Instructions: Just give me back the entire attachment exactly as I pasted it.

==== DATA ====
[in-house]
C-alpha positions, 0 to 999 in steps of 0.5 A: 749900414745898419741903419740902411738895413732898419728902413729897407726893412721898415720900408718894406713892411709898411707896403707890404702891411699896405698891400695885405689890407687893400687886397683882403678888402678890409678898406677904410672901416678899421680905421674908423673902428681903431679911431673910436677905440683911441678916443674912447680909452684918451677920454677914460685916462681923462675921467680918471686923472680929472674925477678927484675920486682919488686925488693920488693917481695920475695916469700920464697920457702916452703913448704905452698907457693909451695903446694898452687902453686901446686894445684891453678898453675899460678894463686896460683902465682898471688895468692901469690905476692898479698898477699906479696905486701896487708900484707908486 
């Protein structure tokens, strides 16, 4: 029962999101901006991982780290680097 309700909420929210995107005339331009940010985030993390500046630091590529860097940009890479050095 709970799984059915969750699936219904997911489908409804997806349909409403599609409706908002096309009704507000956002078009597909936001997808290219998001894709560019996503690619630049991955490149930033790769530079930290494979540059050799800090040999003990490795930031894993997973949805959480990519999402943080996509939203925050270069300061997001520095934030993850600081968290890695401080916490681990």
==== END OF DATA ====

[in-house]
C-alpha positions, 0 to 999 in steps of 0.5 A: 749900414745898419741903419740902411738895413732898419728902413729897407726893412721898415720900408718894406713892411709898411707896403707890404702891411699896405698891400695885405689890407687893400687886397683882403678888402678890409678898406677904410672901416678899421680905421674908423673902428681903431679911431673910436677905440683911441678916443674912447680909452684918451677920454677914460685916462681923462675921467680918471686923472680929472674925477678927484675920486682919488686925488693920488693917481695920475695916469700920464697920457702916452703913448704905452698907457693909451695903446694898452687902453686901446686894445684891453678898453675899460678894463686896460683902465682898471688895468692901469690905476692898479698898477699906479696905486701896487708900484707908486 
């Protein structure tokens, strides 16, 4: 029962999101901006991982780290680097 309700909420929210995107005339331009940010985030993390500046630091590529860097940009890479050095 709970799984059915969750699936219904997911489908409804997806349909409403599609409706908002096309009704507000956002078009597909936001997808290219998001894709560019996503690619630049991955490149930033790769530079930290494979540059050799800090040999003990490795930031894993997973949805959480990519999402943080996509939203925050270069300061997001520095934030993850600081968290890695401080916490681990």